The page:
The lieutenant read these lines, as he clattered through the quiet streets toward the Porta Tosa:
’Dear friend,—I am glad that you remind me of our old affection, for it assures me that yours is not dead. I cannot consent to see you yet. I would rather that we should not meet.
’I thought I would sign my name here, and say, “God bless you, Wilfrid; go!”
’Oh! why have you done this thing! I must write on. It seems like my past life laughing at me, that my old friend should have come here in Italy, to wear the detestable uniform. How can we be friends when we must act as enemies? We shall soon be in arms, one against the other. I pity you, for you have chosen a falling side; and when you are beaten back, you can have no pride in your country, as we Italians have; no delight, no love. They will call you a mercenary soldier. I remember that I used to have the fear of your joining our enemies, when we were in England, but it seemed too much for my reason.
’You are with a band of butchers. If I could see you and tell you the story of Giacomo Piaveni, and some other things, I believe you would break your sword instantly.
’There is time. Come to Milan on the fifteenth. You will see me then. I appear at La Scala. Promise me, if you hear me, that you will do exactly what I make you feel it right to do. Ah, you will not, though thousands will! But step aside to me, when the curtain falls, and remain—oh, dear friend! I write in honour to you; we have sworn to free the city and the country—remain among us: break your sword, tear off your uniform; we are so strong that we are irresistible. I know what a hero you can be on the field: then, why not in the true cause? I do not understand that you should waste your bravery under that ugly flag, bloody and past forgiveness.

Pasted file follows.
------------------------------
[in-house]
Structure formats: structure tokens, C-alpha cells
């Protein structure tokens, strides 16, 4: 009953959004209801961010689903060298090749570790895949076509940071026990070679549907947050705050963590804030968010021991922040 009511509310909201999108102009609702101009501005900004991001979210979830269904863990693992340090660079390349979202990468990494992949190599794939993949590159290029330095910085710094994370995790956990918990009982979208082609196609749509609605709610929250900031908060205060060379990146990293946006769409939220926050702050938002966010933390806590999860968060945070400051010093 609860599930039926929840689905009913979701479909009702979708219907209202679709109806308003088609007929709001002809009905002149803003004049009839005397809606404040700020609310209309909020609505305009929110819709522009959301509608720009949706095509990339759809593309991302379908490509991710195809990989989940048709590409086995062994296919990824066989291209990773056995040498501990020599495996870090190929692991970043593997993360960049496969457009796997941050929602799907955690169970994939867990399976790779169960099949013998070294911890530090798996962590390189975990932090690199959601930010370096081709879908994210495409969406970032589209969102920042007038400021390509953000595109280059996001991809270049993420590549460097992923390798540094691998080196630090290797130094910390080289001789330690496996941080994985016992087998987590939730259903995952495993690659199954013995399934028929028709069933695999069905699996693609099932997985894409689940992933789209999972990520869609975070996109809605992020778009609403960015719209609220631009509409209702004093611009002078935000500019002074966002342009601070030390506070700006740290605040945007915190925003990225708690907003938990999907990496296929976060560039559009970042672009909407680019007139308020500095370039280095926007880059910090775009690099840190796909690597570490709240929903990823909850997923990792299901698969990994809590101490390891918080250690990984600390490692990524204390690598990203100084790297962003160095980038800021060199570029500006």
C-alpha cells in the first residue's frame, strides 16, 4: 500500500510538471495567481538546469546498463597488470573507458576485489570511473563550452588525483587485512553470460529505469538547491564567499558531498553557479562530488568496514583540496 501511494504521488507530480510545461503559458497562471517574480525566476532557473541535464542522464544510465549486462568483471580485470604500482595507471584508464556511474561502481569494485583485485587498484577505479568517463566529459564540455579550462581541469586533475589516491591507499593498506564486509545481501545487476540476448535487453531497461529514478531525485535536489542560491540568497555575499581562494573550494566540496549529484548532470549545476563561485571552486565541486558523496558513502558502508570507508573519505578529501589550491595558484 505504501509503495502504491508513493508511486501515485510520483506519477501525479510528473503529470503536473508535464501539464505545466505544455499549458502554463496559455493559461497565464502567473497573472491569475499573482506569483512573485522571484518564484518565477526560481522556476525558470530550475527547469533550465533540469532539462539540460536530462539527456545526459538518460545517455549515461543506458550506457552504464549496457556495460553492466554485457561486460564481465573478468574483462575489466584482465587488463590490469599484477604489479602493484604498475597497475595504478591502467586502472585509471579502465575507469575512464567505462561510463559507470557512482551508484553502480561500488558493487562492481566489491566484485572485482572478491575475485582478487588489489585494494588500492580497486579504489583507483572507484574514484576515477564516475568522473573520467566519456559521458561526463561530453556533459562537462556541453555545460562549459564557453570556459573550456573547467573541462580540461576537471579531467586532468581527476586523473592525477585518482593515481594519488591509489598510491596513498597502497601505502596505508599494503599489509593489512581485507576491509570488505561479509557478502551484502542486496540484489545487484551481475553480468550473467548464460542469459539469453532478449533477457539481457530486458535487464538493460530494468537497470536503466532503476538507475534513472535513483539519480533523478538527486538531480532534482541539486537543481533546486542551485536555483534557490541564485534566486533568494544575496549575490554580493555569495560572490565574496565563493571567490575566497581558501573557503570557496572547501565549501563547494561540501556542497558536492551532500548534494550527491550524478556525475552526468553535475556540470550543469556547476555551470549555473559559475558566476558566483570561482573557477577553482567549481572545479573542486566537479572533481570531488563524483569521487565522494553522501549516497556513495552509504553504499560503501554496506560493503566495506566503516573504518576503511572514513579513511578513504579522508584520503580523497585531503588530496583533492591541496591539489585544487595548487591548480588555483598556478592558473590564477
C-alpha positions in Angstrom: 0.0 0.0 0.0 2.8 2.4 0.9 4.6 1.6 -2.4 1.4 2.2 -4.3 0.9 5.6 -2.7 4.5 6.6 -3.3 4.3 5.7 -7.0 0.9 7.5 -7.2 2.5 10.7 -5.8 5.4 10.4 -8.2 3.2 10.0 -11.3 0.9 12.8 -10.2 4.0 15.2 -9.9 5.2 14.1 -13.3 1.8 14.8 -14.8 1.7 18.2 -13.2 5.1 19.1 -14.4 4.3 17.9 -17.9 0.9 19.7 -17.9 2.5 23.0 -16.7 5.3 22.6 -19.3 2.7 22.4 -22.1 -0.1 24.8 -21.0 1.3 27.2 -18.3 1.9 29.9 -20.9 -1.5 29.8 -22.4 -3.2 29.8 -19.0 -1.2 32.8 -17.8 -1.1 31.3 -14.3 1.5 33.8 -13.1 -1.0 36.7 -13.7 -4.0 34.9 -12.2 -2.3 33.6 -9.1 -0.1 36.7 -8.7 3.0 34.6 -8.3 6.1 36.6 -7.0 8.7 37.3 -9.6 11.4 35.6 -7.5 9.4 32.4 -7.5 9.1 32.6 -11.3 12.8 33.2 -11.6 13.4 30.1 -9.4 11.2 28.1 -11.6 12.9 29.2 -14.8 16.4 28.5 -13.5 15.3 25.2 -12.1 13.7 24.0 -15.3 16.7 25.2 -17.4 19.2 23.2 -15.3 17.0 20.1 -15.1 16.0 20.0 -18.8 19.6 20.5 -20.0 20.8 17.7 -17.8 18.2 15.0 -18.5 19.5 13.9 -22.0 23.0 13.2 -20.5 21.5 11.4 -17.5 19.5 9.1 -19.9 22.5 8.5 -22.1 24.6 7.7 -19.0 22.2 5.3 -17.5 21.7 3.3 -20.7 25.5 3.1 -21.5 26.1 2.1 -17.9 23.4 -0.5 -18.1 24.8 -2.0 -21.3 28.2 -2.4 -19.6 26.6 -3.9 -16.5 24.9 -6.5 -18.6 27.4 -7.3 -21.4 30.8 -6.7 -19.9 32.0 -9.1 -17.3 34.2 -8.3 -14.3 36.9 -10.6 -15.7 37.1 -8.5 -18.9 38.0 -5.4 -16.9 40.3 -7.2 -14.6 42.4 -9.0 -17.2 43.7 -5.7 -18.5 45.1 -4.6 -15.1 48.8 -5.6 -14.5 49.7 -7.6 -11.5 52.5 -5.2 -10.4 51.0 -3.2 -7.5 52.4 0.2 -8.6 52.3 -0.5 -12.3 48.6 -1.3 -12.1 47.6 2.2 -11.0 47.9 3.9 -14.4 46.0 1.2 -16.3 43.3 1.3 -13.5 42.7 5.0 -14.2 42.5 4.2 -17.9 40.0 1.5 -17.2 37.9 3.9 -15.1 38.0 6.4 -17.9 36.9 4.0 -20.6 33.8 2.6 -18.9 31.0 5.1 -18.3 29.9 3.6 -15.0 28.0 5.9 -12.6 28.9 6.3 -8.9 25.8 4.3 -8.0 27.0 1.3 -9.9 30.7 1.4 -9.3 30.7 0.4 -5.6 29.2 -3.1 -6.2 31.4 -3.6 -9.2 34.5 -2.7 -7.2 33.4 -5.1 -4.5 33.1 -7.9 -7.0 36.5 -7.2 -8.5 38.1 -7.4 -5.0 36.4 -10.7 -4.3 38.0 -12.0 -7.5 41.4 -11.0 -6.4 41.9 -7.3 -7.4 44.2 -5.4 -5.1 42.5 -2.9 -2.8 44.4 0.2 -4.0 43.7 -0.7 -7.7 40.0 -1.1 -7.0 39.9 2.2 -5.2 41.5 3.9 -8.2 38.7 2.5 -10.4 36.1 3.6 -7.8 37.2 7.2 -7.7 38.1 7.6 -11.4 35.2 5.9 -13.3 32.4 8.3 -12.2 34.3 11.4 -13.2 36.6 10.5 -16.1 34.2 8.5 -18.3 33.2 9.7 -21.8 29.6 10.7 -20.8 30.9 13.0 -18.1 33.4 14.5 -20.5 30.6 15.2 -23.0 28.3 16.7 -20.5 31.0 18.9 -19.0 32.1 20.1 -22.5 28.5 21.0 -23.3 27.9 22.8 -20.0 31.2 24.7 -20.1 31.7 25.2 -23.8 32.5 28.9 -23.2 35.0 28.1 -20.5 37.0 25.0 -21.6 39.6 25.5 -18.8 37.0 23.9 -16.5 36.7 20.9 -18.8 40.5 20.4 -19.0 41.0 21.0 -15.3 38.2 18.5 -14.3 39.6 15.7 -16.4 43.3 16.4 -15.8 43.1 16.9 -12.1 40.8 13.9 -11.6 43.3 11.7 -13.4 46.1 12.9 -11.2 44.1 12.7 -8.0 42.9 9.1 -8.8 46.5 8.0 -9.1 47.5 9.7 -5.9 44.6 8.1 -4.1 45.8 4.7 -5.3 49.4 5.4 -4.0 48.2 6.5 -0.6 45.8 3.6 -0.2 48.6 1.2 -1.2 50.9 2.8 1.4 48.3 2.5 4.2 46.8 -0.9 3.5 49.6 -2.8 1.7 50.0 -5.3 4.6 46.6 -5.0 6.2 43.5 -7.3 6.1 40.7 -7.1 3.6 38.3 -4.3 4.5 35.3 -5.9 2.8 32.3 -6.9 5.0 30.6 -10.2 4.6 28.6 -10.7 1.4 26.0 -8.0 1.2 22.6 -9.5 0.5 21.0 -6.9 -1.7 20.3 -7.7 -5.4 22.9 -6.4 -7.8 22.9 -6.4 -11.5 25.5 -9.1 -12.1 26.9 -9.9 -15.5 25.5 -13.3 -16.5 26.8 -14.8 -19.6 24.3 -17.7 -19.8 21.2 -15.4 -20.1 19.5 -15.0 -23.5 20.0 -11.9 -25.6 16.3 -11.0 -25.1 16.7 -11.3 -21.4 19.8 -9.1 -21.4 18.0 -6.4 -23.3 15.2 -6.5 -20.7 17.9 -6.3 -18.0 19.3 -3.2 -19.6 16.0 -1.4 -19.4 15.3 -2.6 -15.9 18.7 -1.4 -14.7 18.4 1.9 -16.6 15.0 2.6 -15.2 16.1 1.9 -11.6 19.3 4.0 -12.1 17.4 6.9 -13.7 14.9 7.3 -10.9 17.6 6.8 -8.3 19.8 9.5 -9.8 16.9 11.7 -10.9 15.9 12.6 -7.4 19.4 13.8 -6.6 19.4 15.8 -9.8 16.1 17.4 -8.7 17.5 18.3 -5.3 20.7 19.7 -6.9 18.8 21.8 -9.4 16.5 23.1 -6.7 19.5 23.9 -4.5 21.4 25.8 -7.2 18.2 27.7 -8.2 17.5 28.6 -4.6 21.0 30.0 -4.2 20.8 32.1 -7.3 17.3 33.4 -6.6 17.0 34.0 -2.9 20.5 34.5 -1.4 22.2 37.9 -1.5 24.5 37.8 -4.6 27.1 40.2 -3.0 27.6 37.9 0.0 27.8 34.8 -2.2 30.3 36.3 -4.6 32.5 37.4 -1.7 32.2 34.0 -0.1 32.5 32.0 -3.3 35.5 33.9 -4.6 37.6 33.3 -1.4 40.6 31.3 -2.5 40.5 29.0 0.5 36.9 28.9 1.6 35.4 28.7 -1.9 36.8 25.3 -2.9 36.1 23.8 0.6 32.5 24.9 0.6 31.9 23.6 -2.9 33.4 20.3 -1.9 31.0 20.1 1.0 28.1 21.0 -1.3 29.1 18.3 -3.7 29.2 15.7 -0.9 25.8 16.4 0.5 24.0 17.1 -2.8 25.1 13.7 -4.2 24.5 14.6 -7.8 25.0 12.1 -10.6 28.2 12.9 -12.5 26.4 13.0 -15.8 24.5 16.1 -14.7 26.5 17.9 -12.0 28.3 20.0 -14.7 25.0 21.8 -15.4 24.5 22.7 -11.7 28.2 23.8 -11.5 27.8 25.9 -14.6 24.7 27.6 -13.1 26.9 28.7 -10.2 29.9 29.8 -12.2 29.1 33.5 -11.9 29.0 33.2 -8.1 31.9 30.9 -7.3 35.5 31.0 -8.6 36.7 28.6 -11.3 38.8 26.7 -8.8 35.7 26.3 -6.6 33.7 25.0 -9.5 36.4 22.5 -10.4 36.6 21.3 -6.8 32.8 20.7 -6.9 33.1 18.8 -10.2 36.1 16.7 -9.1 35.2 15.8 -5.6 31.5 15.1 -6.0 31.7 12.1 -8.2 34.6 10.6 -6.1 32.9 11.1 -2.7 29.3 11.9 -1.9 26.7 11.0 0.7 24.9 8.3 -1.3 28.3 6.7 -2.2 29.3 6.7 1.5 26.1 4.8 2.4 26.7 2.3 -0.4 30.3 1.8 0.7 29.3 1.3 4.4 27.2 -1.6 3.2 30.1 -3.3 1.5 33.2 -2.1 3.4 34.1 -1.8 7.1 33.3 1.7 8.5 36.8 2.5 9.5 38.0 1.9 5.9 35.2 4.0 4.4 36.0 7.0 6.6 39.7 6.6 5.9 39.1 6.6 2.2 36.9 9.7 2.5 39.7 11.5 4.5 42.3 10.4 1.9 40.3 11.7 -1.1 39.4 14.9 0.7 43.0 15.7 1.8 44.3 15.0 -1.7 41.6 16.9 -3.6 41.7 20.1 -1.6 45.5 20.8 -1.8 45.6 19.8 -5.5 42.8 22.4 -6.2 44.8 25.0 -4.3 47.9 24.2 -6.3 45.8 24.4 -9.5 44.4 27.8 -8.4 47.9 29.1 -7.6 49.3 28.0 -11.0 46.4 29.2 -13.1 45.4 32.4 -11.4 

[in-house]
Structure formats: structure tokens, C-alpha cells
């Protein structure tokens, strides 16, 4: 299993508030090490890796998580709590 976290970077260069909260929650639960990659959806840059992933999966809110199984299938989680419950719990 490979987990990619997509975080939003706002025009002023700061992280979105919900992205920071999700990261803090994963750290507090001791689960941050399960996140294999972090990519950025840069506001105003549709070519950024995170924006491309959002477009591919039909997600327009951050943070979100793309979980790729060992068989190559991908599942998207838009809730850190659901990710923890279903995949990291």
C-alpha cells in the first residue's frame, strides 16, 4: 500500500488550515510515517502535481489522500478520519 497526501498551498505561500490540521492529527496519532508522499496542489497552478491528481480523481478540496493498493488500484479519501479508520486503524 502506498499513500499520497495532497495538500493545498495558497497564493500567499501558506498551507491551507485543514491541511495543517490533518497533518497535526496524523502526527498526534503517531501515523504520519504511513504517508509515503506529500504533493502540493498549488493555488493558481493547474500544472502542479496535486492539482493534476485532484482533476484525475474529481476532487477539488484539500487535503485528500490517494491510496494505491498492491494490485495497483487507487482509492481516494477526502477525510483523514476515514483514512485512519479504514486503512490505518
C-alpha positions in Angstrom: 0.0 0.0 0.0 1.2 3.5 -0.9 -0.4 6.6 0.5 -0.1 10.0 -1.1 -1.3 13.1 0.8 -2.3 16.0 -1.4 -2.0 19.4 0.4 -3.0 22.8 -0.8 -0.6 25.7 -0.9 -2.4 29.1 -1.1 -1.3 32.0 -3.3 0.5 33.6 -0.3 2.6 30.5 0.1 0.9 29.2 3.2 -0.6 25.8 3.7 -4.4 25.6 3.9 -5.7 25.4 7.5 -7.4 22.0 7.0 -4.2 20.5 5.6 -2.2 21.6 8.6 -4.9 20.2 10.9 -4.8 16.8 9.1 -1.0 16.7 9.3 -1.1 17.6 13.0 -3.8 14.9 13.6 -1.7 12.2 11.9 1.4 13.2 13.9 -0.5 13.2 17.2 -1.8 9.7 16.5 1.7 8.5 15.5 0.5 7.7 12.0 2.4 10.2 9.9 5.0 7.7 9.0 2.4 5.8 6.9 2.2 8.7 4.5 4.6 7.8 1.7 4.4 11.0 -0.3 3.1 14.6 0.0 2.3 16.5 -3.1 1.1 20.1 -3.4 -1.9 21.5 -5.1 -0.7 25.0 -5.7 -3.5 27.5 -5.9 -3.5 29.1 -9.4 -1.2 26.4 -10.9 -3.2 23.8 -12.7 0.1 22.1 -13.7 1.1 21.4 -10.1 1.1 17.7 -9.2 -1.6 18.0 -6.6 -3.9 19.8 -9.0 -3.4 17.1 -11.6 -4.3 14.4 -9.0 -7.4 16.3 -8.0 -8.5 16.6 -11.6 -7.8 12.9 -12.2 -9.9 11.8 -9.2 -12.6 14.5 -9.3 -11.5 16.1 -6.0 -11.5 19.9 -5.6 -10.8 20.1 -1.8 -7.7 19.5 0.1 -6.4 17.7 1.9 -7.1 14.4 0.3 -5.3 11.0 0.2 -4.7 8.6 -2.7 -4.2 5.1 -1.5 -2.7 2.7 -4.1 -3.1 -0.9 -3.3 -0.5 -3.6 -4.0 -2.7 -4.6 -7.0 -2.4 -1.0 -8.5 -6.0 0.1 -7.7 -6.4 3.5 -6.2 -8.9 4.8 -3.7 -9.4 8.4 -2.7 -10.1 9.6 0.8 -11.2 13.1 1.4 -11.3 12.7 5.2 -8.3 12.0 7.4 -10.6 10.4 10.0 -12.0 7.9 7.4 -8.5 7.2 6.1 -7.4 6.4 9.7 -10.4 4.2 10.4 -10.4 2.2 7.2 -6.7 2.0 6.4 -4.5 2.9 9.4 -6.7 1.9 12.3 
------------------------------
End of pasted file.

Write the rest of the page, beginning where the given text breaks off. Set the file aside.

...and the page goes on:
’I shall be glad to have news of you all, and of England. The bearer of this is a trusty messenger, and will continue to call at the hotel. A. is offended that I do not allow my messenger to give my address; but I must not only be hidden, I must have peace, and forget you all until I have done my task. Addio. We have both changed names. I am the same. Can I think that you are? Addio, dear friend.
Lieutenant Pierson read again and again the letter of her whom he had loved in England, to get new lights from it, as lovers do when they have lost the power to take single impressions. He was the bearer of a verbal despatch from the commandant in Milan to the Marshal in Verona. At that period great favour was shown to Englishmen in the Austrian service, and the lieutenant’s uncle being a General of distinction, he had a sort of semi-attachment to the Marshal’s staff, and was hurried to and fro, for the purpose of keeping him out of duelling scrapes,